Match 5: Tim vs. Chris
Tim: I play my new 'Cheesy Trees' deck. It's a modified version of the druid 'control' deck which won DreamHack 2014—so add plagiarism to the charge sheet. By about turn four it becomes clear that my strategy is a bust. I fail to get the Innervates and Wild Growths I need to accelerate my mana curve. The worst thing is I don't even die quickly, as Chris has to meticulously chew through my forlorn line of taunters. By the time it's over, I'm checking the terms of his contract.
Chris: Tim's early mana growth has me worried, but I've got just enough damage to keep clearing the board in my favour. This is where I like to position myself—just ahead, forcing a reaction from my opponent rather than the other way around.
Tim: Having deleted my Cheesy Trees deck in a fit of pique, I switch back to the hunter for what I suspect will be my swansong. Once again I fail to draw the necessary cards to play the despicable but effective Unleash The Hounds - Timber Wolf - Starving Buzzard combo. I would pinpoint my failure on my refusal to kill his Bloodfen Raptor with my Kill Command when I had the chance, and then mistiming my Eaglehorn Bow - Explosive Trap gambit. You can't afford to make one error against a decent player, much less two. I'm left to seethe as Chris delivers a comedy coup de grace—which he then proceeds to recap for me, in detail, as I'm trying to storm out of the office.
Chris: I'm trying to be too cute with a Flesh-Eating Ghoul - Lightning Storm combo, and it means I don't play optimally early on. Tim might have failed to kill my Bloodfen Raptor, but I don't use it well enough, either. It's the first time I've felt really uncomfortable so far. I draw Elite Tauren Chieftain, the comedy legendary that was given out at BlizzCon. It's a hugely risky card—it gives both you and your opponent a random spell. I play it anyway, because, you know, why not. The lights dim, there's a spotlight and blaring guitar metal. I get lucky, and make my flamboyant entrance into the final.
Tim's final words: This whole experience is one that will haunt me for some time to come. I actually felt a horrific sense of performance anxiety, and as Sam observed, you're left feeling latent rage and confusion even hours later. Go videogames!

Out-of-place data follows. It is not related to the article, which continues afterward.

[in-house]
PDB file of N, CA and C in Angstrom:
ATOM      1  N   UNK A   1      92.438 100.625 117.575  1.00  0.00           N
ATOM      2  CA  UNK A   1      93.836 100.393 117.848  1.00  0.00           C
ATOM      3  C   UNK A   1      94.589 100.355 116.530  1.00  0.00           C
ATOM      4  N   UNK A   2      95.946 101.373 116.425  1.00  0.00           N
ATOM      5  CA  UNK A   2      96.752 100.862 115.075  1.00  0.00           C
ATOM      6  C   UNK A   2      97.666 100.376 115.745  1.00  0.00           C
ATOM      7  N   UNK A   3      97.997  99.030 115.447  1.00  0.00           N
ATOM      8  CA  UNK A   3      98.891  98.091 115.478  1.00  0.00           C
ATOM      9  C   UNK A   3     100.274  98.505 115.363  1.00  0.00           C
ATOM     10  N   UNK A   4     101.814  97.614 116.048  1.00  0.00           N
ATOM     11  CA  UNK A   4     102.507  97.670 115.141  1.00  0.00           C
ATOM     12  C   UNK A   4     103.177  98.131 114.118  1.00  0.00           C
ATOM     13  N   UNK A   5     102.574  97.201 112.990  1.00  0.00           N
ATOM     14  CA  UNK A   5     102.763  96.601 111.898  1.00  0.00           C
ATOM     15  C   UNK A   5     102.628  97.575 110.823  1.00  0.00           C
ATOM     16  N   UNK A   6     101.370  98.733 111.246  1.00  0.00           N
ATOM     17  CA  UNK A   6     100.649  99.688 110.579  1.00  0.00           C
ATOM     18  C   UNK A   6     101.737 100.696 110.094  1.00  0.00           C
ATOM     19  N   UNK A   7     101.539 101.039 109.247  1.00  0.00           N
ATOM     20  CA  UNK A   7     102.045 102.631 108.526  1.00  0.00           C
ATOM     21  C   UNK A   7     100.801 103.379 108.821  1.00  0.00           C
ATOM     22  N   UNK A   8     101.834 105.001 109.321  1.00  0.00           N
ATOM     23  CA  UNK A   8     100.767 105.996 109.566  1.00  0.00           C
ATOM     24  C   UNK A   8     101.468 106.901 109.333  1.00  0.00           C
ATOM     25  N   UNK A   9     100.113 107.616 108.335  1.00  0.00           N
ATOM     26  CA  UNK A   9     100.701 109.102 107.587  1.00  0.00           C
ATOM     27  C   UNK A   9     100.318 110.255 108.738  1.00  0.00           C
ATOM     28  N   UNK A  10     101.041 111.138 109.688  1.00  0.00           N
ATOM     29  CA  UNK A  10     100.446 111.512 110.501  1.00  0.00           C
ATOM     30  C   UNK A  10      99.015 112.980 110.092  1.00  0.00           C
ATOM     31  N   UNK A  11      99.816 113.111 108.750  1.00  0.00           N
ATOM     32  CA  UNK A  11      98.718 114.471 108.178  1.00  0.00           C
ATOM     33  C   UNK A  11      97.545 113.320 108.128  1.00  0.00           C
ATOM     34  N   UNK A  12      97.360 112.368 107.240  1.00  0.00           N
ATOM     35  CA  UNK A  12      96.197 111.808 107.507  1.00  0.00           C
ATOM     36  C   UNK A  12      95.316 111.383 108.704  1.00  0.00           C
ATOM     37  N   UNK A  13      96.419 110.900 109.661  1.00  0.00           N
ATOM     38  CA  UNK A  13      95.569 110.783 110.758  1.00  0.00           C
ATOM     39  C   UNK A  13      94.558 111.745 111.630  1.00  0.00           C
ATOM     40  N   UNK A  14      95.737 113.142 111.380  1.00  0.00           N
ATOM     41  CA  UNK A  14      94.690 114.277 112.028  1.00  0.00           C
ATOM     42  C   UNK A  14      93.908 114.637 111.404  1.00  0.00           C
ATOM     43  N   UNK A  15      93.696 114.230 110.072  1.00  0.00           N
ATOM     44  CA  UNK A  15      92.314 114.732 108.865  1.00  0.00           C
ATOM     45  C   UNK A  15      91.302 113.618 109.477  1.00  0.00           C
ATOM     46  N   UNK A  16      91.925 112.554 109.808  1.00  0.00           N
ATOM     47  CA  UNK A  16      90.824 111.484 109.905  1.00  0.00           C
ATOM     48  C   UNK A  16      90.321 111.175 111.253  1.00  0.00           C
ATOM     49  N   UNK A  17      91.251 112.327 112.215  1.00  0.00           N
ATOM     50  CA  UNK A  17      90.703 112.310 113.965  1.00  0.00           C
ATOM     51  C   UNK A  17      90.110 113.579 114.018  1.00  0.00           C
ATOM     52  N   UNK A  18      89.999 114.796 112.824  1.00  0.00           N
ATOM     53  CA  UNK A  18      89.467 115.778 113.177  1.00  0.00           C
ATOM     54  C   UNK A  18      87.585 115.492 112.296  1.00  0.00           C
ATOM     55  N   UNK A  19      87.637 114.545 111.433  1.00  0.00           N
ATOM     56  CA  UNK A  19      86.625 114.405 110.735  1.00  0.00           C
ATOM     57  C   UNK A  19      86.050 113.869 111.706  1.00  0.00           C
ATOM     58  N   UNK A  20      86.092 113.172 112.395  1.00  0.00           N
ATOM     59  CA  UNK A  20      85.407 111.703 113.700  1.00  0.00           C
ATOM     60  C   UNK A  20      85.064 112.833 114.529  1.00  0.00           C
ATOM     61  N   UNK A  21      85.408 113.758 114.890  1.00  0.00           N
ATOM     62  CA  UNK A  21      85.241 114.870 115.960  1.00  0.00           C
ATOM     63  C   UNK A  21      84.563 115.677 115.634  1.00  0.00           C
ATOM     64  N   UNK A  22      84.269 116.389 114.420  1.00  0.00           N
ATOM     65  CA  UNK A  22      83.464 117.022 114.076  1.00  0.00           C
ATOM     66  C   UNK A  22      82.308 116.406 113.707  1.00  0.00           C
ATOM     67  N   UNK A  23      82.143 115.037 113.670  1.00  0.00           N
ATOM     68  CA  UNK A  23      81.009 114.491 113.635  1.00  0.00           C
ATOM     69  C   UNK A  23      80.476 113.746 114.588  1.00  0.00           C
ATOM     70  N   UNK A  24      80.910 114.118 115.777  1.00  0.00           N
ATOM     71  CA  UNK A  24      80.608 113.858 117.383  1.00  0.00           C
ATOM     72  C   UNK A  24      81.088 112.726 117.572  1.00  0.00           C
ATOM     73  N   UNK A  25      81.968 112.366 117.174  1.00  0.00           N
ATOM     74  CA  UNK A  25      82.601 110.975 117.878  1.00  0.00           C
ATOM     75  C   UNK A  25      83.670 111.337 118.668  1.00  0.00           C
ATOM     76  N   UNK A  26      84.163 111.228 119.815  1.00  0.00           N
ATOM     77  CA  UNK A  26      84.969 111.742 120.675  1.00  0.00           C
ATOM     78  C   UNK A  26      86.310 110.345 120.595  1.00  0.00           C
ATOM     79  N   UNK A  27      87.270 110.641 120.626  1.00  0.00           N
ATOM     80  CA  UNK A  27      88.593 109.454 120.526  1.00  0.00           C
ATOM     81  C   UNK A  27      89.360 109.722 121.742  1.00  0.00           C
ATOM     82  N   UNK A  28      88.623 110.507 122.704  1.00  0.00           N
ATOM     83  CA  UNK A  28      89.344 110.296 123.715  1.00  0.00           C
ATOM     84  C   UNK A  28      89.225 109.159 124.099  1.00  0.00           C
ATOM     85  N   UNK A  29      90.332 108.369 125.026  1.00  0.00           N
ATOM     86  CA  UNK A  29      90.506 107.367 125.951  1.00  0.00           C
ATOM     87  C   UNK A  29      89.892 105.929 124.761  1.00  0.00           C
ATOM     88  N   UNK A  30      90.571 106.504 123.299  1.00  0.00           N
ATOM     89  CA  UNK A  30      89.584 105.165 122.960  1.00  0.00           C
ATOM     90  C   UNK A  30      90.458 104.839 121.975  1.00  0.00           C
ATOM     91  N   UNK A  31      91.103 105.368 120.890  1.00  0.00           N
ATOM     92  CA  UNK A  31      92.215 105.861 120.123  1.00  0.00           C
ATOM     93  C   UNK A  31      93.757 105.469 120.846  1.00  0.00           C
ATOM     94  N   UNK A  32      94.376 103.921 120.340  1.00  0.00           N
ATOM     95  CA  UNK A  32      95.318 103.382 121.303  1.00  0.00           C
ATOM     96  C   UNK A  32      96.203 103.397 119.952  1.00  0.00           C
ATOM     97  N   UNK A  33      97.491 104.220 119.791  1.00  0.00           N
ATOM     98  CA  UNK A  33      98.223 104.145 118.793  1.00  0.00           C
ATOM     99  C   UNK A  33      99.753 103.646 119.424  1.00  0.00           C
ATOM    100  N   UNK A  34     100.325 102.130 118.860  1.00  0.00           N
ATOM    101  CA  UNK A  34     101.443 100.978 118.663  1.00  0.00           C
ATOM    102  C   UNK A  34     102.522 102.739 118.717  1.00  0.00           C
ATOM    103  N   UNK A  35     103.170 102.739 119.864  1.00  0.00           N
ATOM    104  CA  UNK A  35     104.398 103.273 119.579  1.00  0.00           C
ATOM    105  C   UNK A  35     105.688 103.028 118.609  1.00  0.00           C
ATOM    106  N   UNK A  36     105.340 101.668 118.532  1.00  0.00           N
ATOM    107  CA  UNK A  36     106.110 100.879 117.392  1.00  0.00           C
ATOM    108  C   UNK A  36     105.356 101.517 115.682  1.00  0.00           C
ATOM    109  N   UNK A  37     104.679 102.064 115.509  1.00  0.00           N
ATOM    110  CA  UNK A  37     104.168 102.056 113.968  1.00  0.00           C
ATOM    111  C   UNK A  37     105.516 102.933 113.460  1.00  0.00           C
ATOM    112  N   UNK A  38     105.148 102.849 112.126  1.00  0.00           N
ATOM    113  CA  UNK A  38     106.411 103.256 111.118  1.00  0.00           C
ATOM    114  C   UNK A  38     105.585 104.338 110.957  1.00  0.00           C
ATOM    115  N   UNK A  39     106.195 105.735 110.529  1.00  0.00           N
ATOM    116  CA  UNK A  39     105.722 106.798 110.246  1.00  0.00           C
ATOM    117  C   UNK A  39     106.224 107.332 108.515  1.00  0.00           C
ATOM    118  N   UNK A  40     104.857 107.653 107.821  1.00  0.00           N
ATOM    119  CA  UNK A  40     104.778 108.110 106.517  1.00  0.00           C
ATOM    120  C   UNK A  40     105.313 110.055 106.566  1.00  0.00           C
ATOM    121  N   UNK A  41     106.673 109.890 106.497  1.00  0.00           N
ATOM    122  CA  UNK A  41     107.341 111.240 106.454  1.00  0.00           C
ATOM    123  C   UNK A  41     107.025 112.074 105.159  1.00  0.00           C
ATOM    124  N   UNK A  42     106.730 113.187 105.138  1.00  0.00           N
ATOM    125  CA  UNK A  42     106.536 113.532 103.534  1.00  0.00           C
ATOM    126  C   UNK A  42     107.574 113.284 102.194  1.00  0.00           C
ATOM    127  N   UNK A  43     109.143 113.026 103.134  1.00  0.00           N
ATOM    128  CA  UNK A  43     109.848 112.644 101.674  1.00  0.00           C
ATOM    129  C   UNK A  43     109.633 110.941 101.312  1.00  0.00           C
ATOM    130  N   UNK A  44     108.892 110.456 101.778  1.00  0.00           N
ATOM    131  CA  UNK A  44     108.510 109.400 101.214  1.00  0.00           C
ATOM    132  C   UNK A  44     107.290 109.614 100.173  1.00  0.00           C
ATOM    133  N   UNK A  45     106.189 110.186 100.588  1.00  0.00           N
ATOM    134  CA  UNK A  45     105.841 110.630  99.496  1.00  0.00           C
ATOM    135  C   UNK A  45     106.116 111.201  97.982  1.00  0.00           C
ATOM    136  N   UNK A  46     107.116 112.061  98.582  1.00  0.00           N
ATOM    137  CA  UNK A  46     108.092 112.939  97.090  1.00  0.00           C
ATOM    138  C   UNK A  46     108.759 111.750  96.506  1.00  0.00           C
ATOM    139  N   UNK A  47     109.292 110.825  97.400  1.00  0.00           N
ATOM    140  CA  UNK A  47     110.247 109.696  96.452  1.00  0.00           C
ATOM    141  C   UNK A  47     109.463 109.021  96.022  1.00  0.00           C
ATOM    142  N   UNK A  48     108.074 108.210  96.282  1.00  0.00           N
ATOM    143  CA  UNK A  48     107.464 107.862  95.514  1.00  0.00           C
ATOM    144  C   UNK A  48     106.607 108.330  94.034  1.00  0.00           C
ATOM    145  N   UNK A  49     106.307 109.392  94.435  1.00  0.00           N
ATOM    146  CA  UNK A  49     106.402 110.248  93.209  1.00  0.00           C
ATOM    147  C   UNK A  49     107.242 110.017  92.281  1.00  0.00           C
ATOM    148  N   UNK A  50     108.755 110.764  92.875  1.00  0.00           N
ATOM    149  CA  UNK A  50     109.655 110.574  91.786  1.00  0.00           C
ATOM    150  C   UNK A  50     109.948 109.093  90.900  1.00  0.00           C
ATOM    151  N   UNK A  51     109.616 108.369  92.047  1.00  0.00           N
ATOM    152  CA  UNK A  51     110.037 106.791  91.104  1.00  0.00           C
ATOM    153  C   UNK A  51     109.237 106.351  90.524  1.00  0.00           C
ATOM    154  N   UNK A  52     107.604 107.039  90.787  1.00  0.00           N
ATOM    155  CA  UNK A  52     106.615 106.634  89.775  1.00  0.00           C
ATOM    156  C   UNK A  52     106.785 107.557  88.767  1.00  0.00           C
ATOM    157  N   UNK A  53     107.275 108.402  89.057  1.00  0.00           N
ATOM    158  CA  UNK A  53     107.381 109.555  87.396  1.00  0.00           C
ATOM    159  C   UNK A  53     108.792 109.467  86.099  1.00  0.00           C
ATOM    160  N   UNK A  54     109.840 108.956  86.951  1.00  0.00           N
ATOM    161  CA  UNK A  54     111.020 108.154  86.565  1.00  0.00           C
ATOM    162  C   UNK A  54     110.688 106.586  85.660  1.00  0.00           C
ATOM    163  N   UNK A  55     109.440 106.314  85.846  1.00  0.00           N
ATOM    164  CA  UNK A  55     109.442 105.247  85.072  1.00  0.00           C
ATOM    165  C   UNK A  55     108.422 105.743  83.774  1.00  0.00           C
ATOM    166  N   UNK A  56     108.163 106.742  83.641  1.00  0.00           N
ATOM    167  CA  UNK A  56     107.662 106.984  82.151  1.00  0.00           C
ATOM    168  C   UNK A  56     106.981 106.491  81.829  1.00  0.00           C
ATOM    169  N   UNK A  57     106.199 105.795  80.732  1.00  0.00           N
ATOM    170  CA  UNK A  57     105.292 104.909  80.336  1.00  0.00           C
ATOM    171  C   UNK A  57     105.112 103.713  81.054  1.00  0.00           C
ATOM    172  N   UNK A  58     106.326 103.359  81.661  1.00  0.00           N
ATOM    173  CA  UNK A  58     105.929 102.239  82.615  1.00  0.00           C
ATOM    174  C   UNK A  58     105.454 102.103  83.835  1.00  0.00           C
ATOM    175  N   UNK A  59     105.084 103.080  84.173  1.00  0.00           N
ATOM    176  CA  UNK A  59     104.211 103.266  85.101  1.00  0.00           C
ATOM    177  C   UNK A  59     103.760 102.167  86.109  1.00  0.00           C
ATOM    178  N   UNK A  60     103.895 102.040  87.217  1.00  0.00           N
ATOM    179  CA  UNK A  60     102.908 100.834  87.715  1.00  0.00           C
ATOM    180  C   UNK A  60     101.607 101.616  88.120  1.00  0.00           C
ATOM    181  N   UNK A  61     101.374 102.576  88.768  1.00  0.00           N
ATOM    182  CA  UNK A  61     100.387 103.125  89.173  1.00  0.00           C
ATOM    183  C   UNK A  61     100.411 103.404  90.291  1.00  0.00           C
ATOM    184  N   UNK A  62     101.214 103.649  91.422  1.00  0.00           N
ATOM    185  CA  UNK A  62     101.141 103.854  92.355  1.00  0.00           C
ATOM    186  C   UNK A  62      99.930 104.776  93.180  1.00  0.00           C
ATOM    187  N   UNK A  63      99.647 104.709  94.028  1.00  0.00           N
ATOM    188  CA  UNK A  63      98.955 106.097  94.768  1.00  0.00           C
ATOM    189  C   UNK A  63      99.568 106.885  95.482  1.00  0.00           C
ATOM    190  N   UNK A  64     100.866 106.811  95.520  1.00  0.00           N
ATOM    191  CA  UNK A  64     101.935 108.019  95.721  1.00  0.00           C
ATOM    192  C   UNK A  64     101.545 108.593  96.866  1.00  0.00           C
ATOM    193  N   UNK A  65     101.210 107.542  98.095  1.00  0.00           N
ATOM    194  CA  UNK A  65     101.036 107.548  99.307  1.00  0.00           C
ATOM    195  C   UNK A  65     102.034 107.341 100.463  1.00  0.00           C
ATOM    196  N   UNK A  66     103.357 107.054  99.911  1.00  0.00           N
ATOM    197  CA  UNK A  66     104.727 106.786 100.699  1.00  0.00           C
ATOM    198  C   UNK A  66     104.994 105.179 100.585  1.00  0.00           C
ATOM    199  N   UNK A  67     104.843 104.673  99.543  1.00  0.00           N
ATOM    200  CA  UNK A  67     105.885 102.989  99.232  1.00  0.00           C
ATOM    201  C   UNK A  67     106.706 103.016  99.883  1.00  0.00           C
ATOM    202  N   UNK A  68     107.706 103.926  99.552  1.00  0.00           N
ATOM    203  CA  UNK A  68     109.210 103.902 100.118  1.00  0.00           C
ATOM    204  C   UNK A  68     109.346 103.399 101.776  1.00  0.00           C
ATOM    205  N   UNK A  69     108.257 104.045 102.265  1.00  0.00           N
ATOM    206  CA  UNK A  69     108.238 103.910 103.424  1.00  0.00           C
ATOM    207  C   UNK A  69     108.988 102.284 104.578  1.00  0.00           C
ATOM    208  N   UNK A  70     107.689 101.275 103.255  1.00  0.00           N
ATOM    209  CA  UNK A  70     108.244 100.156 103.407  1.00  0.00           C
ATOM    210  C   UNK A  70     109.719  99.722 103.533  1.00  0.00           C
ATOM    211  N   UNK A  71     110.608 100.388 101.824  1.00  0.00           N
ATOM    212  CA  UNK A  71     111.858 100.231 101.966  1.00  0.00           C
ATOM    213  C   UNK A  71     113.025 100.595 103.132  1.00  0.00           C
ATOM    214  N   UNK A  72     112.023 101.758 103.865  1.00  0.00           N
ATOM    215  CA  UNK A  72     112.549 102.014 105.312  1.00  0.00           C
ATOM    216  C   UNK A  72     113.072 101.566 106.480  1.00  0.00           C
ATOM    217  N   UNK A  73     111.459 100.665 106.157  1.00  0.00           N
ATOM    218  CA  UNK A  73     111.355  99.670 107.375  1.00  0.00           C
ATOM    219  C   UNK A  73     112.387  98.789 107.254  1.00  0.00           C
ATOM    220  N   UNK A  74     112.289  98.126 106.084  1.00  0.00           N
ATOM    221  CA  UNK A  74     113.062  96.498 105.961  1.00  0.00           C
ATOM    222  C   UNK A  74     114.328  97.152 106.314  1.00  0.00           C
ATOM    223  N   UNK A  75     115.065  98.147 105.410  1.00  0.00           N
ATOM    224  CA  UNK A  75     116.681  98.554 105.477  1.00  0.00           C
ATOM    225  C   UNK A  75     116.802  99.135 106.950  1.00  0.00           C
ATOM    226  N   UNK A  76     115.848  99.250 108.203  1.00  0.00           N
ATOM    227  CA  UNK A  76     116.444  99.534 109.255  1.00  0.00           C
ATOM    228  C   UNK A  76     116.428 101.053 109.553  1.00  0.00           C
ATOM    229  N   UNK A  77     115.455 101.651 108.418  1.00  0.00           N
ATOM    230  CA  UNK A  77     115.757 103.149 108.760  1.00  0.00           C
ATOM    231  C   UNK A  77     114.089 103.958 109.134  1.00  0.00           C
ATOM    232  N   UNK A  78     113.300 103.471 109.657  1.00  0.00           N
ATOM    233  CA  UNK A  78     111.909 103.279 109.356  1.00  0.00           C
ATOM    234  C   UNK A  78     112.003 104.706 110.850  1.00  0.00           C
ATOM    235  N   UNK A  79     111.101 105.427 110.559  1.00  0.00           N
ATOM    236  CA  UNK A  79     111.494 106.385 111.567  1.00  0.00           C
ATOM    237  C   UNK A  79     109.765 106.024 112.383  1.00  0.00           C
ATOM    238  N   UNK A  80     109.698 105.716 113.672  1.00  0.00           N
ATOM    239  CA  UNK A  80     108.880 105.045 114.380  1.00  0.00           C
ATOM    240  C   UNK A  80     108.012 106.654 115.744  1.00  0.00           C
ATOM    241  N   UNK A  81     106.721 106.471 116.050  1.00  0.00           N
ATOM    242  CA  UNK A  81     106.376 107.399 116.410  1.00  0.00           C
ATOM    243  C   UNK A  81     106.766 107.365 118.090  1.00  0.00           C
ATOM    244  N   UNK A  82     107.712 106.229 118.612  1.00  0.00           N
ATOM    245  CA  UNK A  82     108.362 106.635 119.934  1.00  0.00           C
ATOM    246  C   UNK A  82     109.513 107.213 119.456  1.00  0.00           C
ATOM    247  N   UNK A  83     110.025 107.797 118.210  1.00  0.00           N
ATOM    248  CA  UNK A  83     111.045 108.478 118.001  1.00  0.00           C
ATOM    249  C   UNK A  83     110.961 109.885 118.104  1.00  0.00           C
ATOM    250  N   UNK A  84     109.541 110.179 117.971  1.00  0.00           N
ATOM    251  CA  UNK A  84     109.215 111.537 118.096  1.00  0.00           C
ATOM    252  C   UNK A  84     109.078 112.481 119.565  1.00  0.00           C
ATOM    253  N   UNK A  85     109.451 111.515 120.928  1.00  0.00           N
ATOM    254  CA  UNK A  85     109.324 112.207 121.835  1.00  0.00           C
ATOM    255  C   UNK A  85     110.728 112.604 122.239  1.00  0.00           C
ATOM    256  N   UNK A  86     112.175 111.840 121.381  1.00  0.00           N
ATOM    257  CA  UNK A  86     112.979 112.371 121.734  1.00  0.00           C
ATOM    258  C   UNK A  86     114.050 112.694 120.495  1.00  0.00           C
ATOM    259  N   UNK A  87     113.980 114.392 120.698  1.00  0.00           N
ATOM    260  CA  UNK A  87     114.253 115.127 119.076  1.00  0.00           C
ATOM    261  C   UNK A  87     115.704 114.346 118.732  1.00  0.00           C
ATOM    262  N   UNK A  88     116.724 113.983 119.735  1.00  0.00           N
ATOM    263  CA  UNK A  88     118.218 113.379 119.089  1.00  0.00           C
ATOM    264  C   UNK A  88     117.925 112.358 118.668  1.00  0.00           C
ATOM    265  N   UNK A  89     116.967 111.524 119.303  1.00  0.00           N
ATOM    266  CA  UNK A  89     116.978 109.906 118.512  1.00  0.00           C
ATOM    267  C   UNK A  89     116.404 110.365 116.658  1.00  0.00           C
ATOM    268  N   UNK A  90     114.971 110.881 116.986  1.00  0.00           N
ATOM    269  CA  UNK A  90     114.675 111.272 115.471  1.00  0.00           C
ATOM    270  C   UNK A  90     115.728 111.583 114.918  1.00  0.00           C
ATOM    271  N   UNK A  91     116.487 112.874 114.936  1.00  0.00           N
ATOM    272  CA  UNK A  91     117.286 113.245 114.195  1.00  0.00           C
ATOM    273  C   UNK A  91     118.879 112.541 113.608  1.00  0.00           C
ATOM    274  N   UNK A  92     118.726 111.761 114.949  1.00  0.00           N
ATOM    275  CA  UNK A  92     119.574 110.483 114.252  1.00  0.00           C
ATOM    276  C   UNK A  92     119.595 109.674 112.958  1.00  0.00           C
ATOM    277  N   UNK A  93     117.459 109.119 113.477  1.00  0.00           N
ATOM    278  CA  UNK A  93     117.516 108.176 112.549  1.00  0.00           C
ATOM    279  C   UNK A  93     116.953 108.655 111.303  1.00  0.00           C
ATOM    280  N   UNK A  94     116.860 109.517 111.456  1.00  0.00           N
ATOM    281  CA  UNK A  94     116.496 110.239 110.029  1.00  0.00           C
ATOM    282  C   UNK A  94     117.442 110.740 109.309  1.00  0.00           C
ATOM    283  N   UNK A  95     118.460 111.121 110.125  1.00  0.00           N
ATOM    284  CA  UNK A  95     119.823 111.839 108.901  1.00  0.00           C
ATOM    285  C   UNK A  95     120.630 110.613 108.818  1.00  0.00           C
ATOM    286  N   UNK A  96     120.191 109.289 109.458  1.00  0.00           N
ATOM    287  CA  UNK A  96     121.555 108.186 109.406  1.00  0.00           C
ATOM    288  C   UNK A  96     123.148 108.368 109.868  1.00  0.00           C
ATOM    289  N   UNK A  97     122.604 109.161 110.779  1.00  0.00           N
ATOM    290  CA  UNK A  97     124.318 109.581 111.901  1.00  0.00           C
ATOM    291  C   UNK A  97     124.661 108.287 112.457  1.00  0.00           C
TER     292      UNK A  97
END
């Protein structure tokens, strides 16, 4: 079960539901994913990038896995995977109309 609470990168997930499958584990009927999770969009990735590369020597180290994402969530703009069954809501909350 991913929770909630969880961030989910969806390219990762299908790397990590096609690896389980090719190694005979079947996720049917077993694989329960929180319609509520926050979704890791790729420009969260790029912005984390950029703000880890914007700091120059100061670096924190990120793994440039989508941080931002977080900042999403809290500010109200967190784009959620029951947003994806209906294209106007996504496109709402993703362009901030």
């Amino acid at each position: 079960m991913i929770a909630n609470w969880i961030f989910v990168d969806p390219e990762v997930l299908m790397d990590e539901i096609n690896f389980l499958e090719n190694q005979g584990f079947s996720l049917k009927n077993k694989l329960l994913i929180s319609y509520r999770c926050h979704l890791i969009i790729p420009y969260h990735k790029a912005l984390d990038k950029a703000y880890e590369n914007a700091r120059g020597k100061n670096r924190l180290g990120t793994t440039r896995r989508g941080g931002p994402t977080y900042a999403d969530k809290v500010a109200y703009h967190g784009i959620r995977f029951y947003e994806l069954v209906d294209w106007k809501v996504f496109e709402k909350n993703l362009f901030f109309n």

Match 6: Pip vs. Tom
Pip: It's a struggle to beat Tom and his stupid mage, especially because I'm also still trash-talking Sam in the background. I haven't drawn a single Wild Growth and consequently struggle to stay ahead as I can't play minions ahead of when they normally appear in the game. Shortly afterwards I have no cards in my hand and no minions on the board. Then, Starfire! The Hearthstone gods are smiling down upon me as I punch Tom's mage to death. Hurrah!
Tom: “I'm sorry!” says Pip as she turns over the last card of game one, her tone betraying a curious combination of shame and glee. It had been a long, hard-fought battle, full of tricky minion exchanges and crunchy combat. Despite being many health-points behind Pip, I'd secured a winning position with a sliver of health, only to have to watch it torn away by the draw of a direct damage card. The throb of disappointment lodged in my gut dissipates as I draw a couple of early Fireballs and Flamestrikes. I'm lucky enough to draw taunt cards as the turns progress, and with all of my direct damage cards available for the entire fight, I'm well placed to paste any major threats. Pip's huge 8/8 taunting tree bastards present a few fearful moments, but it's nothing I can't solve with Polymorph and a cheeky two-mana fireball. Sheep hate fire just as much as trees. Game three is another meat grinder. I never feel as though the match is getting out of control. Some surgical Fireballs give me the damage output advantage I need to grind out a final victory and go on to face the final boss: Chris.
Pip: I should have tried something different as clearly my druid deck just isn't the right counter to Tom's mage, but I can't remember what's in most of my other decks (I am the anti-Tim). It's a slow death for my hopes in the competition. AVENGE ME, CHRISTOPHER!
Pip's final words: By the third game using the same simple deck Tom knows just how to deal with me. Switching decks would have created uncertainty and enabled me to try and bait out key cards like Polymorph before completely ruining his day.